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Posts tagged with "WWDC 2022"

Tech Radar Interviews Craig Federighi and Alan Dye About iOS 16’s Lock Screen Changes

Lance Ulanoff, writing for Tech Radar, has an in-depth look at the changes coming this fall to iOS 16. Ulanoff also interviewed Apple’s Apple SVP of Engineering Craig Federighi and Apple VP of Design Alan Dye for his story with the two executives providing a behind-the-scenes look at the technology and thinking behind the many changes coming this fall.

Regarding iOS 14’s Home Screen widgets, Federighi told Tech Radar:

We knew this was a multi-act play, and we knew our next venue would be the Lock Screen.

We saw a real opportunity to take that area that really has evolved slowly over time but has never seen this kind of massive step forward, and to do something really big – but something very Apple and very personal. So, this is an act of love this year,” he added.

The challenge for Dye’s design team was to create a system for customizing the Lock Screen that was simple, but also looked good:

From a Design Team perspective, our goal was to create something that felt almost more editorial, and to give the user the ability to create a Lock Screen that really… ends up looking like a great magazine cover or film poster but doing it in a way that’s hopefully really simple to create, very fun, and even with a lot of automation there,” said Dye.

Dye and Federighi also revealed that styles suggested for your Lock Screen wallpapers vary depending on the photo:

Dye told us that if the system doesn’t think the photo will look great, it won’t suggest it, a point of care and attention that helps guide the user towards more visually arresting Lock Screens.

“You get something so much more compelling than just laying a filter over the photo,” added Federighi.

Tech Radar’s story also covers the machine learning-based technology that allows iOS 16 to segment your photos so parts can overlap with the time, focus modes, and more. There’s a lot here and many interesting insights from Federighi and Dye worth digging into if you’re interested in design and how it’s implemented from an engineering standpoint.

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AppStories, Episode 281 – WWDC 2022: App Shortcuts, New Actions, and What We Didn’t Get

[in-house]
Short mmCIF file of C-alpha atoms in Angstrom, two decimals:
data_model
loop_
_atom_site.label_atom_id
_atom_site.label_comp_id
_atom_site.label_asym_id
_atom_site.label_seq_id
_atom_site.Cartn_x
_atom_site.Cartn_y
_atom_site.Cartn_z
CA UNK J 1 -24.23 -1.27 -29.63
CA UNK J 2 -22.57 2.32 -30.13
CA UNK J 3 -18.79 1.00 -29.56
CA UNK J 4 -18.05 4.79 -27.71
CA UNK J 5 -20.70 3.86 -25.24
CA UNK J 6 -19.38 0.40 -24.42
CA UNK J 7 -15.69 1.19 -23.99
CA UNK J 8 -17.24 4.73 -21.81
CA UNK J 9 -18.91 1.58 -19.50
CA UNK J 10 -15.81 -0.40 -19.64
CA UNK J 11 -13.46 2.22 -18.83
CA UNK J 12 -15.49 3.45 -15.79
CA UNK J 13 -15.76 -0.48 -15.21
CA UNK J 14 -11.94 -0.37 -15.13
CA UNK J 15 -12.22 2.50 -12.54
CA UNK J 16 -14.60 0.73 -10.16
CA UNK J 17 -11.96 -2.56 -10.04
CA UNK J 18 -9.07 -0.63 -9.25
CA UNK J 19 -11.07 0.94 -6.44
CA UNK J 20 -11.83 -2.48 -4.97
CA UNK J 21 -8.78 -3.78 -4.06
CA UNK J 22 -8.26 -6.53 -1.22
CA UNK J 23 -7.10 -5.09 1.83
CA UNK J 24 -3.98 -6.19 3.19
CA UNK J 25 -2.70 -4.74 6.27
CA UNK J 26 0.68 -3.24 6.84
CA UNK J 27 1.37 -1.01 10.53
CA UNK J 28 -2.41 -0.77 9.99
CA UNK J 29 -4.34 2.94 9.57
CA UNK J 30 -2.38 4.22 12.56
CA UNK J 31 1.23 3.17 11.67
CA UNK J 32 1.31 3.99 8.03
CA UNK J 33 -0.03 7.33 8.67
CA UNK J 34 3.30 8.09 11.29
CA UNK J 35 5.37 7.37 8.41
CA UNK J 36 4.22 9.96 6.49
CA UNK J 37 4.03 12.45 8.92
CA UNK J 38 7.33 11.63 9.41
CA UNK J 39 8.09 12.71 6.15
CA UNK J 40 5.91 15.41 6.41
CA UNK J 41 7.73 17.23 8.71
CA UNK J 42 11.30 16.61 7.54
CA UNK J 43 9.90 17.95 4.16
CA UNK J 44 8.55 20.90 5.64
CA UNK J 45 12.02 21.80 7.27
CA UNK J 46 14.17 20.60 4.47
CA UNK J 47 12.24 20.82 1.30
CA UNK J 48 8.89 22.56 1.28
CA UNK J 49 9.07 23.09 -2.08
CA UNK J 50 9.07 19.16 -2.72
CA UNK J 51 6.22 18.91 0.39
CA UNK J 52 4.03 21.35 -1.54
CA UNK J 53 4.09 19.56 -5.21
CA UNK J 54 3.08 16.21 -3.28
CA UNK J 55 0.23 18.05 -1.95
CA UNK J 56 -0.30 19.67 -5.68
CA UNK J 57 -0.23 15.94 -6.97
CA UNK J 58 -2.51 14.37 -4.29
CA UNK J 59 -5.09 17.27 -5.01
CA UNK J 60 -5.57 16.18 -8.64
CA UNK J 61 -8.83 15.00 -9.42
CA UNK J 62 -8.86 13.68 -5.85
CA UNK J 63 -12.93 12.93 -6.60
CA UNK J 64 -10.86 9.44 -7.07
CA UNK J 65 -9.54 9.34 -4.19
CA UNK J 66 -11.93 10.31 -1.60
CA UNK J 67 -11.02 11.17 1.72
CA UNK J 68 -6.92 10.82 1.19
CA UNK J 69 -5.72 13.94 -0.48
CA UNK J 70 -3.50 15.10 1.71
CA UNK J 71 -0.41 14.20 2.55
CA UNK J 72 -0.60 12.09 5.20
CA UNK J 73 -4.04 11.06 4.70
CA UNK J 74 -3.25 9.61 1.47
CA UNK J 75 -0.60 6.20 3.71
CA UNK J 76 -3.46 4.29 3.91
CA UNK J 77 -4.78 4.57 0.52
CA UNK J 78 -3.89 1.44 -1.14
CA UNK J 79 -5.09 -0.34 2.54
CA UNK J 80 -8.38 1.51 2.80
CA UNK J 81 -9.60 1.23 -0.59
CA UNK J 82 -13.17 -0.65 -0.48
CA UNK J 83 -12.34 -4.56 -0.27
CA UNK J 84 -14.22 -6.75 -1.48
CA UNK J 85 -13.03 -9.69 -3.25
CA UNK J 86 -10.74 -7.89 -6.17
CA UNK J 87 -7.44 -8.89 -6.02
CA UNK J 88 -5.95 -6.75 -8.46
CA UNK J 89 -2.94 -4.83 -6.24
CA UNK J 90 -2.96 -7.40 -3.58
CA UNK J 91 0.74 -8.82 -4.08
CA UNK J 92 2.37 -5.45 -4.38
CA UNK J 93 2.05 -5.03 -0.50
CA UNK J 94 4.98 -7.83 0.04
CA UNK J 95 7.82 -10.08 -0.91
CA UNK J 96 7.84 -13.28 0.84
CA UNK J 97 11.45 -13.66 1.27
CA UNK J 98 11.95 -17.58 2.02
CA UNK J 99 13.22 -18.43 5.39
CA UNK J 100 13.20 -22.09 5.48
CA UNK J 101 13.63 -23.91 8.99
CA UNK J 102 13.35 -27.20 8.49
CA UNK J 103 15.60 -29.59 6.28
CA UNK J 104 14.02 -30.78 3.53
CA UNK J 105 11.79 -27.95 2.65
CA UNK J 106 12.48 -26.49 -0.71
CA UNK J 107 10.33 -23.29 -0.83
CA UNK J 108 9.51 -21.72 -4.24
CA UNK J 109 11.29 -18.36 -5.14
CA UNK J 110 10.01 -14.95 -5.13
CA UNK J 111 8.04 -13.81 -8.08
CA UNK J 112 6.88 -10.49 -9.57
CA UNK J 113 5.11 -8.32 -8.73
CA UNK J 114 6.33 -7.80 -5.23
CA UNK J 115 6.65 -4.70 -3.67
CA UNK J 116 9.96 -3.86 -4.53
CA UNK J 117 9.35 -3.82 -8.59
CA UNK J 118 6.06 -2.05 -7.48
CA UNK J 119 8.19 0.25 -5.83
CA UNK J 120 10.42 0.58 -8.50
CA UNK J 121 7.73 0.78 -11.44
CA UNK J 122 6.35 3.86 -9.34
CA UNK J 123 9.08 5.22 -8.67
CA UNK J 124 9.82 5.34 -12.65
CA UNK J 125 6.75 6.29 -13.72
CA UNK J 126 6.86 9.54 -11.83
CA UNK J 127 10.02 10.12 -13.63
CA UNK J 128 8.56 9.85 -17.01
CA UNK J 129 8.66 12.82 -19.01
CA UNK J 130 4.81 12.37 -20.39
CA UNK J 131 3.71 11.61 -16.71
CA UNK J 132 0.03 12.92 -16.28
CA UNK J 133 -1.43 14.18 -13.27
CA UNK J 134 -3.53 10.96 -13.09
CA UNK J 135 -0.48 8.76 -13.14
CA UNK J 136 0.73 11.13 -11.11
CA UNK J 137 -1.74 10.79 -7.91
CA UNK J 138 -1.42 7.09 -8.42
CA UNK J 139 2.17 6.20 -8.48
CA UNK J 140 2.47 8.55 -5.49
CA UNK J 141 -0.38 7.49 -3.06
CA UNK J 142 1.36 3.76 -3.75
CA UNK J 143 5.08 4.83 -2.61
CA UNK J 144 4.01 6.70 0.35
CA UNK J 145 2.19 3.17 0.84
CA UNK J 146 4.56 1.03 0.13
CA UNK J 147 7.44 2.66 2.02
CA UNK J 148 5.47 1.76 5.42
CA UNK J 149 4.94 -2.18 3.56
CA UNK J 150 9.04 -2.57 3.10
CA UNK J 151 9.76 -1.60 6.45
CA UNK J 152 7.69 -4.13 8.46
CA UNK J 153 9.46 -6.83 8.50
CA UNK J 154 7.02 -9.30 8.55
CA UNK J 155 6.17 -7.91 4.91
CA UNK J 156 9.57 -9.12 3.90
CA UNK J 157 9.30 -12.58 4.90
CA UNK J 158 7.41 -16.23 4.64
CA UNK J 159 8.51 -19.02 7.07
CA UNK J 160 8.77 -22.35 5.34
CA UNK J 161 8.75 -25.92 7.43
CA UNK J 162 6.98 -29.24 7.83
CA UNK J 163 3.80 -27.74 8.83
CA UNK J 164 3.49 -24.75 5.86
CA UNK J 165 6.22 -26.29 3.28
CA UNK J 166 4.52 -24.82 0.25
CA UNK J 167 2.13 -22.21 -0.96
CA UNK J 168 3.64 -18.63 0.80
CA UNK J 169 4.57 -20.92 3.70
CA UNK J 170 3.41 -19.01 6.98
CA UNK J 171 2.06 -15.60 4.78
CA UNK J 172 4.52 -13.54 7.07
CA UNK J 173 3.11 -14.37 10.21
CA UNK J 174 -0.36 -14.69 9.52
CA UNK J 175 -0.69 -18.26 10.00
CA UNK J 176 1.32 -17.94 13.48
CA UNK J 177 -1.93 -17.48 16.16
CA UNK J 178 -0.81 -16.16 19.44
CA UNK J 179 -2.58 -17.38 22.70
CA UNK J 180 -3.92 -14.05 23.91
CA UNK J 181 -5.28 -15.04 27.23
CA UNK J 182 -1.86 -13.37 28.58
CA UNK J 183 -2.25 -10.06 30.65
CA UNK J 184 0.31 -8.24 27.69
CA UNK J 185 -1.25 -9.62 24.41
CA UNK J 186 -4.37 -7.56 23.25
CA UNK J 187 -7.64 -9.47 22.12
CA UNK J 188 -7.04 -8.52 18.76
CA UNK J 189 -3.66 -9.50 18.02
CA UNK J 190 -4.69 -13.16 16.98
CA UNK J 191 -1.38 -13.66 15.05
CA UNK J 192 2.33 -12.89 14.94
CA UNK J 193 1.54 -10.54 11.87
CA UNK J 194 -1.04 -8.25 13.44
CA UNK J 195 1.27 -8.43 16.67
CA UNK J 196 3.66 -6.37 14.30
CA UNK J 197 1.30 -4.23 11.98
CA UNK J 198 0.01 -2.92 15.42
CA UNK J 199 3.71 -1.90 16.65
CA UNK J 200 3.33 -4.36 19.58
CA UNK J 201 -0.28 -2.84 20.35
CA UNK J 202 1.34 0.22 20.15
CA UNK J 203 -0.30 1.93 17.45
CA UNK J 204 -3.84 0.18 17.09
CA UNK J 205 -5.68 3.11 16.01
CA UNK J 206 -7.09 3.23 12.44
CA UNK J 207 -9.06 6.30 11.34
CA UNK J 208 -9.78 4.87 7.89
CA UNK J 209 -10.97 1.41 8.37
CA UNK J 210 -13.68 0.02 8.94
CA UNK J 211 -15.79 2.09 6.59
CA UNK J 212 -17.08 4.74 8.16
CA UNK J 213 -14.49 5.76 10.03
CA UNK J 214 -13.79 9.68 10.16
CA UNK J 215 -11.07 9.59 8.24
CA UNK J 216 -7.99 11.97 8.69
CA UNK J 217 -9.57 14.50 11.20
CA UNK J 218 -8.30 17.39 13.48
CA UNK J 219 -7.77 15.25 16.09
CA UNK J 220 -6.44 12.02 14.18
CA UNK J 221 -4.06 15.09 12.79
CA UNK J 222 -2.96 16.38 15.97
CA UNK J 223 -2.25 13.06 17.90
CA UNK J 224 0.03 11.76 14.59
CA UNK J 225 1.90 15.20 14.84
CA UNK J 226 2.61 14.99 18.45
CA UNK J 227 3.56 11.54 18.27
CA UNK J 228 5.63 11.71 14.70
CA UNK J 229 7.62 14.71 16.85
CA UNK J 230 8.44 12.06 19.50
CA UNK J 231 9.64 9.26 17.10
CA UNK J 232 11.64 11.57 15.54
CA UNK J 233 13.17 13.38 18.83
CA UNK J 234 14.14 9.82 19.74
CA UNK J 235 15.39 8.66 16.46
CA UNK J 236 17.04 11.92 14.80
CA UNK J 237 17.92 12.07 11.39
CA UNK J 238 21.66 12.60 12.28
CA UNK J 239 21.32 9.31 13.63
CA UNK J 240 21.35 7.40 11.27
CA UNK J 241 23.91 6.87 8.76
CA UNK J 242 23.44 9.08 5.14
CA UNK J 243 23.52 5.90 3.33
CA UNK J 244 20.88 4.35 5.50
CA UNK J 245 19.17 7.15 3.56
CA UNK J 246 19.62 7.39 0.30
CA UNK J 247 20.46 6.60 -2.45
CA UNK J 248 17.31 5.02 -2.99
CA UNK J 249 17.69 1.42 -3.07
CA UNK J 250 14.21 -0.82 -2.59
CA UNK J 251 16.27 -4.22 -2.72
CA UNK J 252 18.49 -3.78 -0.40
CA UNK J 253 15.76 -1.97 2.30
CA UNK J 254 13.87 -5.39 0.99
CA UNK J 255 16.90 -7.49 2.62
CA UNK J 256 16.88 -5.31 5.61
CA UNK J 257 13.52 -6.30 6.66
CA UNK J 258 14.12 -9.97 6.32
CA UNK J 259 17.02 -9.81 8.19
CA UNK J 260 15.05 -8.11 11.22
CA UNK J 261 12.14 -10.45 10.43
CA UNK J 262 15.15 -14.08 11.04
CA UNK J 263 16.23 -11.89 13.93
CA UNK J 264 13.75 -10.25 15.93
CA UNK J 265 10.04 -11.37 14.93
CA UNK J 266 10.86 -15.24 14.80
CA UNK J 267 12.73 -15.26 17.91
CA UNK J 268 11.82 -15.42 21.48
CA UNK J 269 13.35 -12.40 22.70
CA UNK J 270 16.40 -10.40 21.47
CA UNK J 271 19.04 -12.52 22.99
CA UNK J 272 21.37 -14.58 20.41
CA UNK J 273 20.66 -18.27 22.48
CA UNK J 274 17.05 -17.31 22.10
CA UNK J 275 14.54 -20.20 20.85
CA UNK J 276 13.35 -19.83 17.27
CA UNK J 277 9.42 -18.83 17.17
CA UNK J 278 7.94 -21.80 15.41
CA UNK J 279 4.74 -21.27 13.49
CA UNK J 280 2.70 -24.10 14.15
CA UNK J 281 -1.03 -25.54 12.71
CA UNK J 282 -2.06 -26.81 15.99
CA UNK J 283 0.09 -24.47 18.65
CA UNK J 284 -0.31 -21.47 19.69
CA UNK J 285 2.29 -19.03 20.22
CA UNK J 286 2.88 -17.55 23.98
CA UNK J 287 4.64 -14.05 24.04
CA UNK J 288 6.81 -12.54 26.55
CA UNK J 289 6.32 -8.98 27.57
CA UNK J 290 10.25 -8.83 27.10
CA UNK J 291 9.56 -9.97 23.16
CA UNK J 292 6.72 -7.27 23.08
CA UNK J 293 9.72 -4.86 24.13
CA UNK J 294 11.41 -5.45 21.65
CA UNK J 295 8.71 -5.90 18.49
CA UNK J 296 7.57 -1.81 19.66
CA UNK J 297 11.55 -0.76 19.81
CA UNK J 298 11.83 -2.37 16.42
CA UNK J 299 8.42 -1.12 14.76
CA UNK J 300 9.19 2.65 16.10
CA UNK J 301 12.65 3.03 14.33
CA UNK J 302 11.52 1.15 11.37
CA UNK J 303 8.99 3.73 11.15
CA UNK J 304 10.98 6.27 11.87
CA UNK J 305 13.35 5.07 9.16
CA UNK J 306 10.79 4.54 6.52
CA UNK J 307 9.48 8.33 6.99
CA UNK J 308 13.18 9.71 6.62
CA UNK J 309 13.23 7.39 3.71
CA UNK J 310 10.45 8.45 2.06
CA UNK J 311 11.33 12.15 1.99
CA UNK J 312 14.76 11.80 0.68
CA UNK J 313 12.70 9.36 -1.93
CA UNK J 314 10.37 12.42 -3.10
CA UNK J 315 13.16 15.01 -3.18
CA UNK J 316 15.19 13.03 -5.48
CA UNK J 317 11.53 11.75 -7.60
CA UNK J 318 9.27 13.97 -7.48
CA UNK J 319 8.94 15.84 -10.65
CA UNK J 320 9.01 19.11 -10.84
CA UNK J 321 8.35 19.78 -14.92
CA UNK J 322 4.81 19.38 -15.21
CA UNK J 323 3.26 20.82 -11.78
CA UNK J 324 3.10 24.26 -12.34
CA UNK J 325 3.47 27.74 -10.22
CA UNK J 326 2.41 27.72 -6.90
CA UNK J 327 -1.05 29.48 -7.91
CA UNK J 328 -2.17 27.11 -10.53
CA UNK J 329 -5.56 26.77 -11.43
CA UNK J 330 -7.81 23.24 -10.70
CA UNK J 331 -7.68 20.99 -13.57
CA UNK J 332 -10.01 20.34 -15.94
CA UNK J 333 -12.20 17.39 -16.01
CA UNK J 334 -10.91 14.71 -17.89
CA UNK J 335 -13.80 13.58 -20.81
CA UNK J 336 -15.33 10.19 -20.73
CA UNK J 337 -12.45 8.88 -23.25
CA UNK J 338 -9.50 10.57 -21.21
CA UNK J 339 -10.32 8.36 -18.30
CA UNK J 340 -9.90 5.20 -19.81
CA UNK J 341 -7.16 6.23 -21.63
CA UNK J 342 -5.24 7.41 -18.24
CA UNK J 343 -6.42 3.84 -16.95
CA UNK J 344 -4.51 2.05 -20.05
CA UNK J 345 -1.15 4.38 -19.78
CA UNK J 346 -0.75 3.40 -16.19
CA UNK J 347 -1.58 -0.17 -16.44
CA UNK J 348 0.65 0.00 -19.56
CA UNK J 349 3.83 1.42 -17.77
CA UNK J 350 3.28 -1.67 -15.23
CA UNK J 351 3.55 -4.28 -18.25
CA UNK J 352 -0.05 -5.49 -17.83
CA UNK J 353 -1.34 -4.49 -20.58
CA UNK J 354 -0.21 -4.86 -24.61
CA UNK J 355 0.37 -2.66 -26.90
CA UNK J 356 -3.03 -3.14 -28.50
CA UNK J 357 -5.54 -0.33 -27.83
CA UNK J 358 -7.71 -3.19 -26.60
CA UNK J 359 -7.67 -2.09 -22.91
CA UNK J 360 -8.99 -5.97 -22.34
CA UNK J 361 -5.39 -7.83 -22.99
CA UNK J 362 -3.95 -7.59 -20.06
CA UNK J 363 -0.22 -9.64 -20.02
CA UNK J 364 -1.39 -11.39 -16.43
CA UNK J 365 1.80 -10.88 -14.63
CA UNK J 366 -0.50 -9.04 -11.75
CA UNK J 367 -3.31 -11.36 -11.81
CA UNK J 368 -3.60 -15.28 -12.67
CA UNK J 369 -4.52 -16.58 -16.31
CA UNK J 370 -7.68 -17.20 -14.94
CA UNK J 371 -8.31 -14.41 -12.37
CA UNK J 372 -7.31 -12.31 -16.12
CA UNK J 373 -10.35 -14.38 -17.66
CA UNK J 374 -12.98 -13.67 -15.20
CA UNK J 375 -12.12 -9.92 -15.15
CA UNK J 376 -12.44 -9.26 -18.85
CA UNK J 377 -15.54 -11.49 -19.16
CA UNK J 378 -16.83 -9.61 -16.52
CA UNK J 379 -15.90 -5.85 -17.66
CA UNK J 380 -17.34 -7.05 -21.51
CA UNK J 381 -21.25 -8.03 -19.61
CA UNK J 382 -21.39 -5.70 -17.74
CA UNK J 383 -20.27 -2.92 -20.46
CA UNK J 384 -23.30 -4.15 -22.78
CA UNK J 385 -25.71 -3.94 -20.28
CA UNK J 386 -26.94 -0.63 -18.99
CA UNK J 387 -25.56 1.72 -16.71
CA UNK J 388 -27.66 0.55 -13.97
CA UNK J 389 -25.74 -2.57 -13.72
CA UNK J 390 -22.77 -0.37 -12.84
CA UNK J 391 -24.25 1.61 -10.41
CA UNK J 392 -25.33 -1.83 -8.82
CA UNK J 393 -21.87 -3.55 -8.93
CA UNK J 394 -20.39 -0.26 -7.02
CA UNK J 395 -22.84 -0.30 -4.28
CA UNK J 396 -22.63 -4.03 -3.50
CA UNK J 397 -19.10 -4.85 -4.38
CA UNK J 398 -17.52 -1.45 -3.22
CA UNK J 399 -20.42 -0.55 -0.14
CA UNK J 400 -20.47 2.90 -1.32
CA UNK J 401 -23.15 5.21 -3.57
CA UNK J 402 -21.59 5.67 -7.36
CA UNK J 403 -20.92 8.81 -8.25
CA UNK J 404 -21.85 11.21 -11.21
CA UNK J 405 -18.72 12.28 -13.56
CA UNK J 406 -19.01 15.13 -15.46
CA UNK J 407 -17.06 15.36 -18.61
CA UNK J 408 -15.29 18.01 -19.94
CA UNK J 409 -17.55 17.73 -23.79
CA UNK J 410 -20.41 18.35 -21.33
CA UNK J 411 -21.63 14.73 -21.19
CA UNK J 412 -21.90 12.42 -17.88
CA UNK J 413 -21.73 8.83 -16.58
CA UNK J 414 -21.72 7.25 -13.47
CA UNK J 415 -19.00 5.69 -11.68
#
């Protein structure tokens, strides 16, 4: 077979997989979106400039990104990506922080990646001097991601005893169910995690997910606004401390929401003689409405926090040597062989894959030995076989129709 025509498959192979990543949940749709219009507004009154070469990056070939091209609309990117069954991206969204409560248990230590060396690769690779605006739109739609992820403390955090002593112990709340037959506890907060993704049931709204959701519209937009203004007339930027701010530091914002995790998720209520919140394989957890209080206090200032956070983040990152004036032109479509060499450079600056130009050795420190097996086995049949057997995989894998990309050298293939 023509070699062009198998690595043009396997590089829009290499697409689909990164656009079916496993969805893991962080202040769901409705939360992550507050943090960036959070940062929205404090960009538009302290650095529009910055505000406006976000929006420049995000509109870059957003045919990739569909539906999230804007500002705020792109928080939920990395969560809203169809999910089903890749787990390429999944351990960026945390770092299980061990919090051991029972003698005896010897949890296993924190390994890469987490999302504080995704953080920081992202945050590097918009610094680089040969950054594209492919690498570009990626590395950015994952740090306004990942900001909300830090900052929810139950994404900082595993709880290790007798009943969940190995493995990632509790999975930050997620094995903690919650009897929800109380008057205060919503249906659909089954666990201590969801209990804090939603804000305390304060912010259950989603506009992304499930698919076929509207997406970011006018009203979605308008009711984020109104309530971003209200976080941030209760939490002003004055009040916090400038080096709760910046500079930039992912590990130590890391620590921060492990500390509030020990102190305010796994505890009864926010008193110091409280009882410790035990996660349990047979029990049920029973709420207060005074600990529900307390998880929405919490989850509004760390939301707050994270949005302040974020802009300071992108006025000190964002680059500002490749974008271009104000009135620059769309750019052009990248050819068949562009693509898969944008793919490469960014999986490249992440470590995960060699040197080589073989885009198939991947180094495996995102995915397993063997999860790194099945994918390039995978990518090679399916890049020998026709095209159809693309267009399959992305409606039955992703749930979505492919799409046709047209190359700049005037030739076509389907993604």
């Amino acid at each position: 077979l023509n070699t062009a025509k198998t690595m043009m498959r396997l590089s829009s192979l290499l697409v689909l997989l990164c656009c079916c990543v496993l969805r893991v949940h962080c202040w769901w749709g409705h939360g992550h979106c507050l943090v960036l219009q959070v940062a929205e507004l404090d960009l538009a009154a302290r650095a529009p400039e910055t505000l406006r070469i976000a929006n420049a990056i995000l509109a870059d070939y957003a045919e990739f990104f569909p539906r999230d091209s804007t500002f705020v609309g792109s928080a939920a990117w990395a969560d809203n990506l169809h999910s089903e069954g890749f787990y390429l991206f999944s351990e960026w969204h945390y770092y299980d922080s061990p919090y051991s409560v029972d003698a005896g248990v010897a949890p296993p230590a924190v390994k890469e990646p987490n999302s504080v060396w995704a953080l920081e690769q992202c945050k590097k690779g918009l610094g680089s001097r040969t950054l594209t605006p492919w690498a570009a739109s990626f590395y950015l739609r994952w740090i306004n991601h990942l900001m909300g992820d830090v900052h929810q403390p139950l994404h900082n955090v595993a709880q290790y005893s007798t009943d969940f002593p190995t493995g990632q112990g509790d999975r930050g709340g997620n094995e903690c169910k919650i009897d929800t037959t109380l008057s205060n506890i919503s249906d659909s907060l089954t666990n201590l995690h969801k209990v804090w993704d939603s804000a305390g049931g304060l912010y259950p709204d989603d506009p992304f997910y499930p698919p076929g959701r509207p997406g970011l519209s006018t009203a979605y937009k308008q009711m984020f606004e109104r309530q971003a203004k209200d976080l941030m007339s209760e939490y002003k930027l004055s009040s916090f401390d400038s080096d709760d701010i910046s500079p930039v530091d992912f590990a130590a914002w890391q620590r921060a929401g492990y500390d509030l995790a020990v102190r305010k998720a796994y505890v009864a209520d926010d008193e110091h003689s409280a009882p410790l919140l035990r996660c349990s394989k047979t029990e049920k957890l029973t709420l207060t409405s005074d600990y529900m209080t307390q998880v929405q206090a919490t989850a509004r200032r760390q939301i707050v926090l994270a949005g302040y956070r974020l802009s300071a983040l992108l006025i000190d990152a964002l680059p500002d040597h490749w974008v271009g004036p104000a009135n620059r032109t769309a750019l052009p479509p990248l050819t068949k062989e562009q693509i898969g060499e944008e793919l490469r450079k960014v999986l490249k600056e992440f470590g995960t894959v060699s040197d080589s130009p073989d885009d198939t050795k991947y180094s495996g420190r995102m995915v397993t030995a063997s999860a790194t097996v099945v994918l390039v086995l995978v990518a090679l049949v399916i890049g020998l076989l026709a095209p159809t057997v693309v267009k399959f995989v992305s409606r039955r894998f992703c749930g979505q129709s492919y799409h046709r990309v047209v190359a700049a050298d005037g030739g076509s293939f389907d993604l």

In the latest installment of AppStories’ special WWDC series, we talk about how we use the Developer app before diving into Shortcuts with a closer look at App Shortcuts and some of the new actions Shortcuts has to offer and considering some of the wishes that didn’t come true in 2022.

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On AppStories+, we answer questions from Club MacStories+ listeners who listened to the episode live, and continued our conversation about some of iPadOS’s most interesting features.

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AppStories, Episode 280 – WWDC 2022: The M2 MacBook Air and macOS Ventura

In yesterday’s installment of AppStories’ special WWDC series, we were joined by Myke Hurley to talk about the M2 MacBook Air, as well as Stage Manager and gaming on macOS Ventura.

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On AppStories+, I went behind the scenes about the logistics of interviewing Apple Design Award winners in Apple’s podcast studio and Federico and Myke need to know more about the presenter who showed off Apple’s Big Sur Theater at its Developer Center.

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To learn more about the benefits included with an AppStories+ subscription, visit our Plans page, or read the AppStories+ FAQ.


The M2’s Unique Combination of Unified Memory and GPU Performance May Reveal Apple’s Videogame Ambitions

As I mentioned on AppStories, I’m intrigued by what Apple is doing with the Apple silicon GPU and memory and what it could mean for gaming. Although no one has had a chance to put the M2 through its paces yet, AnandTech does an excellent job of putting the facts and figures from Monday’s keynote into perspective, explaining what it means for what will undoubtedly be a multi-tiered M2 chip family like the M1 family.

With the M2’s memory, Apple’s SoC picks up where the M1 Pro, Max, and Ultra left off. Like those higher-tier M1s, the M2 uses LPDDR5-6400 memory that supports 100GB/second of memory bandwidth, which is a 50% increase in bandwidth over the M1. The M2 also supports up to 24GB of unified memory, a 50% increase over the M1 Air.

That memory is paired with a GPU that can be configured with up to 10 cores, two more than the top-tier M1 Air. According to Apple, that 10-core GPU delivers a 35% increase in performance.

However, it’s the combination of more, higher-bandwidth memory and a more powerful GPU that should make a significant difference in the M2 Air’s performance of graphics-intensive tasks like rendering game assets. As AnandTech explains: